The comet is here seen as more-or-less “head on” and seems to vaguely show a bifurcated (two part) tail.  That is not unusual as gas particles may be ionized and affected by the Sun’s magnetic fields and solar wind.  The dust particles tend to stream out behind the orbital direction of the comet’s path, while still blown around by solar wind.  Sometimes the two line up as viewed from Earth, other times, not so.

Hasta Luego,


Comet Update – 6/26/2020

Comet C/20020 F3 (hereinafter mostly referred to simply as “F3”) is now very close to the Sun as viewed from Earth.  Pointing highly complicated and hideously expensive telescopes near the sun is a process to be avoided and so there have been few observations of F3 lately. 

Let me make this perfectly clear – do not try to see the comet at this time when it is near the Sun!

On the other hand, some instruments are specifically designed to look at the part of the sky around the Sun.  One is aboard a probe called Solar and Heliospheric Observatory (SOHO*) that orbits between Earth and Sun in what is called a “halo orbit” around a “Lagrange point” (which has nothing to do with any personal service establishments in the City of La Grange, Texas).

*Note that the acronym should be SHO or SAHO, but SOHO sounded cooler so they use that.

The short story is that SOHO studies the Sun and its atmosphere and comets appear in its field of view from time to time.  F3 has made an appearance there and somebody has measured the brightness about once per day and added that to the COBS (another fractured acronym) database. 

As the comet nears the Sun, it heats up, emits more gas and dust and brightens in excess of distance effect. In the figure below, you can see that the brightness has come close to second magnitude.  Nevertheless – do not try to see it!  SOHO is out in Space and has specially designed instruments – you aren’t and don’t. There will come a time when you can look at it safely and I will be glad to tell you when.

Figure 1: Predicted vs. observed magnitude for Comet C/2020 F3

Below is the SOHO image of the comet for today, June 26.    

Figure 2: SOHO image of Comet 2020 F3 (they call it NEOWISE)

NEOWISE is a project name associated with the Wide Field Infrared Survey Explorer (WISE) which has discovered 28 comets and 313 Near Earth Objects.  That is why Your Humble Narrator does not use “NEOWISE” or any other project or imaging system name as the name of a comet (or other object), like the mundane press so often do.  Because…which one?!  You would think that the SOHO people would realize this…but NO! 😉

Update: I find that the text additions on this graphic are not from the SOHO folks, but added by a third party who shall remain nameless!

In the future, I will quote SOHO graphics myself and add any text for clarification – with attribution to myself alone.

Hasta Luego,


Comet Update 6/16/20

Comet Update C/2020 F3

Yet another comet approaches and has already been promoted as an “eyes only” event.  Not by me, of course – because I have learned the hard way that comets almost always disappoint – mostly because astronomy nerds are too quick to get excited about such things.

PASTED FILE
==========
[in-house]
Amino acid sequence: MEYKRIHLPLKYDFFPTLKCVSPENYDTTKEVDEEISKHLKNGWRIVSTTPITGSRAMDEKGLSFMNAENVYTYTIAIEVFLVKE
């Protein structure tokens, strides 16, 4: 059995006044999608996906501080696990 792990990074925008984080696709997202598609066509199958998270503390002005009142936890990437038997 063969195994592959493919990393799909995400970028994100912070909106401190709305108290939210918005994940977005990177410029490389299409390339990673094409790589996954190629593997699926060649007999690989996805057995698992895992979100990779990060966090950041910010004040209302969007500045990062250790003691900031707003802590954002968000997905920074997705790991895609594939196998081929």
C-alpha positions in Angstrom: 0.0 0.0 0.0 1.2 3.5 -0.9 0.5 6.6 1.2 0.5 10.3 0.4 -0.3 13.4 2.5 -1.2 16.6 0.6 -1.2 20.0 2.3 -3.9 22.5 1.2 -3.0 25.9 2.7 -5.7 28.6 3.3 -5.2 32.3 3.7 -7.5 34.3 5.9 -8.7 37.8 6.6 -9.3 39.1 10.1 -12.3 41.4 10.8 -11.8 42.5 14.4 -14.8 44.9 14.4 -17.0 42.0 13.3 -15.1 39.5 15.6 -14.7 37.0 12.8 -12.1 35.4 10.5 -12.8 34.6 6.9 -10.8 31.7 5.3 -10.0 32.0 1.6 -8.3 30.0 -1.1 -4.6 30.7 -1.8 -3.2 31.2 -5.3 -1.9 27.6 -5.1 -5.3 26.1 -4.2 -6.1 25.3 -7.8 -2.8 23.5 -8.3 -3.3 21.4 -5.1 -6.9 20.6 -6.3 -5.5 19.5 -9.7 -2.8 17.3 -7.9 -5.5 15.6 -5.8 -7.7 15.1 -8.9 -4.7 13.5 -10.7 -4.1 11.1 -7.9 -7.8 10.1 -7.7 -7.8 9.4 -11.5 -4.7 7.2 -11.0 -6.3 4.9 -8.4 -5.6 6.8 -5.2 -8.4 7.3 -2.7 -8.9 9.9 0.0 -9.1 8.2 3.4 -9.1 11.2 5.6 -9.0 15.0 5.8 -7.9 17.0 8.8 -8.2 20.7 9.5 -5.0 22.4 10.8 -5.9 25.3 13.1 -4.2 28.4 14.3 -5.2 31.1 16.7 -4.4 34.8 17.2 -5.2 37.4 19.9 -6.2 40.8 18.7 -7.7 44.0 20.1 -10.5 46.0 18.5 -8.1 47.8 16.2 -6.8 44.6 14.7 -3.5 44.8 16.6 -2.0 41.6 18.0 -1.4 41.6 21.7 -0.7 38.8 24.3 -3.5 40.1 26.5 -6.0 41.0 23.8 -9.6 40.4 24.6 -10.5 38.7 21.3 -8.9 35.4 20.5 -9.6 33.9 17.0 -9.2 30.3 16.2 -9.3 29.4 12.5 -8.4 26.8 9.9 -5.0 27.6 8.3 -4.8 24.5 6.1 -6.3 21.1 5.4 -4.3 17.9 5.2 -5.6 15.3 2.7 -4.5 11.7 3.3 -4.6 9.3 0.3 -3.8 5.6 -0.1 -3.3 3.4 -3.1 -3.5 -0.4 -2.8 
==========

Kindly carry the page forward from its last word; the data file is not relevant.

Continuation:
It is called C/2020 F3 and is approaching from the southern part of the Solar System.  I include (figure 1 below) a diagram  (made with JPL’s Small Body Orbit Diagram Utility and appropriately annotated by your Humble Narrator.)

Figure 1. Comets can originate from most any part of the sky. Many orbit near the plane of the solar system. This one does not.

As before, I have calculated the expected change of brightness due to distance alone (green curve on the graph below) and plotted the observed brightness (blue dots) for the comet. See figure 2 below.

Figure 2. You can see why comet nerds are predicting this as a spectacular sight – it has far exceeded expectations already Remember Magnitude 6 is “eyes only” brightness. One prediction in “cometnerdland” is 2 to 3.

I will be watching this one as well.  Updates as they occur.

No, you can’t see it yet and neither can I.

Hasta Luego,


Comet Update 5/26/2020

Comet 2020 F8 has dimmed well below “eyes only” visibility and seems destined for obscurity.  Now that it has passed Perigee (closest distance to the Earth) and is passing Perihelion (closest distance to the sun), there can be no expectation of brightening, based on distance alone.  Another outburst of erupted gas and dust also seems unlikely, so this is probably the end of the story for C/2020 F8. -Update: Yes, it was the end.

Figure 1. Predicted “distance only” brightness and actual observations
Figure 2: Comet’s path through the Solar System.

Next, I am thinking of a project to confirm the rotation period of a historical comet using the phase analysis as described in my  Comet Update of April 26 This will utilize that data at the Comet Observation database. It will serve as proof that I am doing this analysis correctly.

Comet Observation database (COBS) saw first light in 2010 and is maintained by Crni Vrh Observatory. It is a free and unique service for comet observers worldwide which allows submission, display and analysis of comet data in a single location.

Amateur astronomers can make valuable contributions to comet science by observing comets and submitting their observations to COBS as professional astronomers typically do not have telescope time required to acquire regular observations. We therefore encourage comet observers worldwide to submit their observations and contribute to the COBS database.”

COBS homepage

Orbit diagrams and distance info:

Comet Observation database:

Hasta Luego – Steve